The 10 TBSiest Movies of the Last Five Years
Critics, like myself, often suggest that certain movies might be the type to play well on TBS, a channel many of us used to hang out on a Saturday afternoon with a hangover vegging on middling but infinitely watchable fare. There was a time, on TBS, where you couldn’t get away from movies like Planes, Trains, and Automobiles, Payback, Air America, You’ve Got Mail or, if you were coming back after bar time, you could usually find Roadhouse on TBS in the middle of the night. There were a lot of movies we watched on multiple occasions thanks to TBS, and the proper time (Sunday noon) and place (the couch) endeared many of those otherwise forgettable movies to us.
I honestly don’t know if that’s the case anymore, whether TBS still manages outstanding ratings on Saturday and Sunday afternoons, particularly on long weekends. It might be that suggesting a movie would do well on TBS is like suggesting a movie has an After-school Special vibe to it, though there hasn’t been an Afterschool special in a couple of decades. Adult responsibility has taken me away from that sacred institution, and I’m not even sure that movies still air in between episodes of “Seinfeld” and “Saved by the Bell” (after all, I also used to watch all the Braves games on TBS. They no longer appear there).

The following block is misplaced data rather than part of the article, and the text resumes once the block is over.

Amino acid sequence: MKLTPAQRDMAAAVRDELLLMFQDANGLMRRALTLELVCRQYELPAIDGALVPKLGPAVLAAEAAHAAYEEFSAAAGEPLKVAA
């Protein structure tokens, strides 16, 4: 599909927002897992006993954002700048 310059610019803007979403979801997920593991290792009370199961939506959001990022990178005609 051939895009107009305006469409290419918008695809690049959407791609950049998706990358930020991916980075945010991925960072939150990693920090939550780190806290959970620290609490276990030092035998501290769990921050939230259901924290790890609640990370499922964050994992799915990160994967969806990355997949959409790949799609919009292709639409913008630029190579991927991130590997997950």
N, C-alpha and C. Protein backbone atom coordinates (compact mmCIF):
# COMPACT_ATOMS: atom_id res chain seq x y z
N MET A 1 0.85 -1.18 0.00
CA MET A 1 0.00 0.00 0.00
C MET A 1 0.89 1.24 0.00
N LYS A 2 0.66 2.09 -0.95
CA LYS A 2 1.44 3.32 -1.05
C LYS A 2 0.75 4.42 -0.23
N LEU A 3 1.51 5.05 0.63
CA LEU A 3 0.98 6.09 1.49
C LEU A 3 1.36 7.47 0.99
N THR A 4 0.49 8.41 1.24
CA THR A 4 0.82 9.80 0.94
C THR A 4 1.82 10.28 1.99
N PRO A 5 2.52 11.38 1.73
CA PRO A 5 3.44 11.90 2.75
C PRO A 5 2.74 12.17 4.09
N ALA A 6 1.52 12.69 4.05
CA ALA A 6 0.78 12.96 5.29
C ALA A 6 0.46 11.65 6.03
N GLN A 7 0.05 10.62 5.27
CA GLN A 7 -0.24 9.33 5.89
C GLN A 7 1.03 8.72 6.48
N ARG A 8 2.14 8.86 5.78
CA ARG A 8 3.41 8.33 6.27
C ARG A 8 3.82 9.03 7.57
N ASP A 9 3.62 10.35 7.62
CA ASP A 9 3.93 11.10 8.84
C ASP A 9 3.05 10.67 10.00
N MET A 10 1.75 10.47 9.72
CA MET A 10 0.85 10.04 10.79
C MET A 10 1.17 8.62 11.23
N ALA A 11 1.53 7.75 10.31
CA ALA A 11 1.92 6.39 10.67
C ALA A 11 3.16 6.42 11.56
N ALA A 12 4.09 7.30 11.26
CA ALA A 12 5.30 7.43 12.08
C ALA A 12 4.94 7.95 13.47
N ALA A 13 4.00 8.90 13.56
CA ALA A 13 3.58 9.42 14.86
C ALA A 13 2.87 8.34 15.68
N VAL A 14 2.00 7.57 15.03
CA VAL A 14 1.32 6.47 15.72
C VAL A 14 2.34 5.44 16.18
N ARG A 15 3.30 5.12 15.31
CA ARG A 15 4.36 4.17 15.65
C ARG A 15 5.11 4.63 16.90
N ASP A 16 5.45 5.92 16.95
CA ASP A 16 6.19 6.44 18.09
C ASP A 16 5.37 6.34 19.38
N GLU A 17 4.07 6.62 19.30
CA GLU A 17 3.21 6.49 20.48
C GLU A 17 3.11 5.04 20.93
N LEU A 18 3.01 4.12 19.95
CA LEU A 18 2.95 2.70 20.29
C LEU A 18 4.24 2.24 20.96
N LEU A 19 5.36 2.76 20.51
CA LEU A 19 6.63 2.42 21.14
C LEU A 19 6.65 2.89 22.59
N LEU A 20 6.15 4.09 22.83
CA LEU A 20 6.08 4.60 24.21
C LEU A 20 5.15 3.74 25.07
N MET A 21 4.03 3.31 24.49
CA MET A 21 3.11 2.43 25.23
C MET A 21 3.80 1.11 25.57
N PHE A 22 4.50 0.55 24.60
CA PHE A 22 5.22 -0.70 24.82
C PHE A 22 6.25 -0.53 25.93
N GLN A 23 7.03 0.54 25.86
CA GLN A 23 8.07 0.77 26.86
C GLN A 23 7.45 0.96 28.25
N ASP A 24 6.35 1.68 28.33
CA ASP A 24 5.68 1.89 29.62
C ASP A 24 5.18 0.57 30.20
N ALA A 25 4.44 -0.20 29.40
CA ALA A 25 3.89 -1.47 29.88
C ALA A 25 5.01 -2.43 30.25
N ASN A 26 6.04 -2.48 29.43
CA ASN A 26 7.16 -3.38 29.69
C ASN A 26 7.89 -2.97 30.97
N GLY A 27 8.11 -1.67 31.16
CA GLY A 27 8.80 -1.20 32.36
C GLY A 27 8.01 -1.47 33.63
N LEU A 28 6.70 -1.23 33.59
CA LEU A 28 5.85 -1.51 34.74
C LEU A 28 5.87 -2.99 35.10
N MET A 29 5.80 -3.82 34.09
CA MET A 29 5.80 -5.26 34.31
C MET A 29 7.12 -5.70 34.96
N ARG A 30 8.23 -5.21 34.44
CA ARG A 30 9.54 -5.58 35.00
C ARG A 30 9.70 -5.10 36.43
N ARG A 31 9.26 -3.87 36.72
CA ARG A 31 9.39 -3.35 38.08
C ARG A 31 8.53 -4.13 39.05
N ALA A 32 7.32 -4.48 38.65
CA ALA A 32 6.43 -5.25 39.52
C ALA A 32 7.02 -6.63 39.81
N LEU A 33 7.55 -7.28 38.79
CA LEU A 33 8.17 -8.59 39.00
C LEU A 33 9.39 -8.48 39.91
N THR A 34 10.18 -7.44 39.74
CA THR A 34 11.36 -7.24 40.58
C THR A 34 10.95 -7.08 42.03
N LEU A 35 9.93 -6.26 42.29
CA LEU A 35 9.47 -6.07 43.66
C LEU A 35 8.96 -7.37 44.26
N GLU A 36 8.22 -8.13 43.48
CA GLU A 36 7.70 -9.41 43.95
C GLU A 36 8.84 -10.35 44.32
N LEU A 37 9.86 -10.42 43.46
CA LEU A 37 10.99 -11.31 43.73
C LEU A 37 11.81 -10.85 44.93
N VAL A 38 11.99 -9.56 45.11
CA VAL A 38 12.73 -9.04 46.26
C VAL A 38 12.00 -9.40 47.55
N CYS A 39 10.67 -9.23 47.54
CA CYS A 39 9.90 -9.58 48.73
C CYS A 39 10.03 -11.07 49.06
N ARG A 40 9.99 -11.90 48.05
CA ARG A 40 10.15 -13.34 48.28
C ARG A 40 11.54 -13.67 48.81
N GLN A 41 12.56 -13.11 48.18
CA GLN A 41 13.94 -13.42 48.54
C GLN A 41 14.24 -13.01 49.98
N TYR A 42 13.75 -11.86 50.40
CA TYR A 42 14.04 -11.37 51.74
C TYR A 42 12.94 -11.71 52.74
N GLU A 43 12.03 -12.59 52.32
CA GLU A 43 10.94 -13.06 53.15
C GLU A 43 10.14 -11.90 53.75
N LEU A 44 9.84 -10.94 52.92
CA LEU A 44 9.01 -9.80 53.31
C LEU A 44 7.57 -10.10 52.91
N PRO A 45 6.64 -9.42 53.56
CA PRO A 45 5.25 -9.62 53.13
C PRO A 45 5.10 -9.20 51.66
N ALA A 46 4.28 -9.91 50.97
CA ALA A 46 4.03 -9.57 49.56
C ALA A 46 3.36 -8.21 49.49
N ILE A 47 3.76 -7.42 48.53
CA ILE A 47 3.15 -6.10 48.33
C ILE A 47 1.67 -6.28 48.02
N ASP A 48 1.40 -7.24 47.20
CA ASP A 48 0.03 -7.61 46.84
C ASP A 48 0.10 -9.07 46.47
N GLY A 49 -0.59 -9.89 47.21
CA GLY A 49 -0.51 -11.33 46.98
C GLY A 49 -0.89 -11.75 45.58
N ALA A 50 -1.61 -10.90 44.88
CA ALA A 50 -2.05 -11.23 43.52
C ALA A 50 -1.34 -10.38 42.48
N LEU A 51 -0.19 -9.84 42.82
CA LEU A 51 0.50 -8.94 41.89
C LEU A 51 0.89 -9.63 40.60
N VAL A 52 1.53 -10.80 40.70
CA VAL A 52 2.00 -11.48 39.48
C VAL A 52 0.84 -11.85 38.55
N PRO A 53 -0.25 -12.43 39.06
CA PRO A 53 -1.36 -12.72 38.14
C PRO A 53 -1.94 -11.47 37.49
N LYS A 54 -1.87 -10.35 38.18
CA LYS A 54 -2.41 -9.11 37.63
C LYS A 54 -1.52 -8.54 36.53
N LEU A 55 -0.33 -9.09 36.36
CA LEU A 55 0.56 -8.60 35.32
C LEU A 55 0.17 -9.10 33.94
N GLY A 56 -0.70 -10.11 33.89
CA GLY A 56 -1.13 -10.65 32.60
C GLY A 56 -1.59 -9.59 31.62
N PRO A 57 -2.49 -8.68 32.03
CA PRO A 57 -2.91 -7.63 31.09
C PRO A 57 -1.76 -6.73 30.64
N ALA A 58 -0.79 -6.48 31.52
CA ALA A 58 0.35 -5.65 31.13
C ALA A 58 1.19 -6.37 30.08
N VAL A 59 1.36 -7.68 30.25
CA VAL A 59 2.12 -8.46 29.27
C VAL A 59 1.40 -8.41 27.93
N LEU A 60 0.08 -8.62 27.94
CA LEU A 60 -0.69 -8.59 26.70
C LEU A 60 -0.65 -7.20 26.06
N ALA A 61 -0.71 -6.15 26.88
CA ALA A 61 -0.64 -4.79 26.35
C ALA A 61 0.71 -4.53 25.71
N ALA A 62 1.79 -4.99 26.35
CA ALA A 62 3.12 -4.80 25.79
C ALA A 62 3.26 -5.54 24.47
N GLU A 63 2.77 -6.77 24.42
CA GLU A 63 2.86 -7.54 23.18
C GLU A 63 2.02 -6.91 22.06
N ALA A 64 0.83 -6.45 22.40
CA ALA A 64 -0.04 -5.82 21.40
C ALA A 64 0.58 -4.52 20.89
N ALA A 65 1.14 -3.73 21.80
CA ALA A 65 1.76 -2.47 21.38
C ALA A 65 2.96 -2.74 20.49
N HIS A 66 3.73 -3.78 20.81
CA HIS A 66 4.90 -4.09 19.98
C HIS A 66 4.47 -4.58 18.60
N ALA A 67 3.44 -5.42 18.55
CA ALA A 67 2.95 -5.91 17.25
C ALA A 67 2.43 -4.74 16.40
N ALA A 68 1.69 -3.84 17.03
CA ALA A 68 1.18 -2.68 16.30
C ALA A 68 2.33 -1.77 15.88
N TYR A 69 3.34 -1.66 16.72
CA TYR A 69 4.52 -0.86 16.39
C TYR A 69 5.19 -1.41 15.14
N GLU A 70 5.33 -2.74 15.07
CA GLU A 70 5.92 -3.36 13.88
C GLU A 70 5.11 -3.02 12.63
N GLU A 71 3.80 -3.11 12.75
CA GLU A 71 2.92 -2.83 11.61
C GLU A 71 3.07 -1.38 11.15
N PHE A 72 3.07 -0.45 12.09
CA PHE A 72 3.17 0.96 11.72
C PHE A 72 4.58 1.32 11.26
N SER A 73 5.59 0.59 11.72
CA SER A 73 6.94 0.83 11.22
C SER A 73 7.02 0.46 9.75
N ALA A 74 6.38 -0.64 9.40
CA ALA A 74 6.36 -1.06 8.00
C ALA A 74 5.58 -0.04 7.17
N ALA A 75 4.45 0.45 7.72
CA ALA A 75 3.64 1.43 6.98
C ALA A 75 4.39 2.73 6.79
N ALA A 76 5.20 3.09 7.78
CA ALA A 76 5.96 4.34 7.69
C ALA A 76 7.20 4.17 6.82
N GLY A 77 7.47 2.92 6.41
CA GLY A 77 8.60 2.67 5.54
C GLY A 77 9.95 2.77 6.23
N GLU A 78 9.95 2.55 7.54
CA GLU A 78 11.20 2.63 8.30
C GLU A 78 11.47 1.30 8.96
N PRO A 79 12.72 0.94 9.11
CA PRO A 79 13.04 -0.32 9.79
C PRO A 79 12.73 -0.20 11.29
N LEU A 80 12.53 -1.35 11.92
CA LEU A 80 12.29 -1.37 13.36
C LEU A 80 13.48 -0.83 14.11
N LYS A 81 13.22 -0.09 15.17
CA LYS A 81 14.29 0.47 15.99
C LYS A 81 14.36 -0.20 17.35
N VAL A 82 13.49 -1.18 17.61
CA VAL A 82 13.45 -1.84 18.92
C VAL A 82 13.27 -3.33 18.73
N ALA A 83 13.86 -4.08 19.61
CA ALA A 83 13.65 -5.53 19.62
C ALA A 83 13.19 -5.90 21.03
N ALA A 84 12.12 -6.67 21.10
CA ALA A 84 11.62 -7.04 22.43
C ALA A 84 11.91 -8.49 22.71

The TBS vibe, however, continues to live on, even if the rotation does not. They are inoffensive movies, easy to watch, rarely genre films, and usually stand up to multiple viewings, at least as well as they did on their original viewing. They’re not all good, but even the bad ones have a intriguing or attractive cast or a compelling high concept that keeps you drawn in through the commercials (or at least, draws you back after channel surfing merits little else). Also: They’re easy to edit for television, derivative, formulaic, and most of all, they’re comfort TV.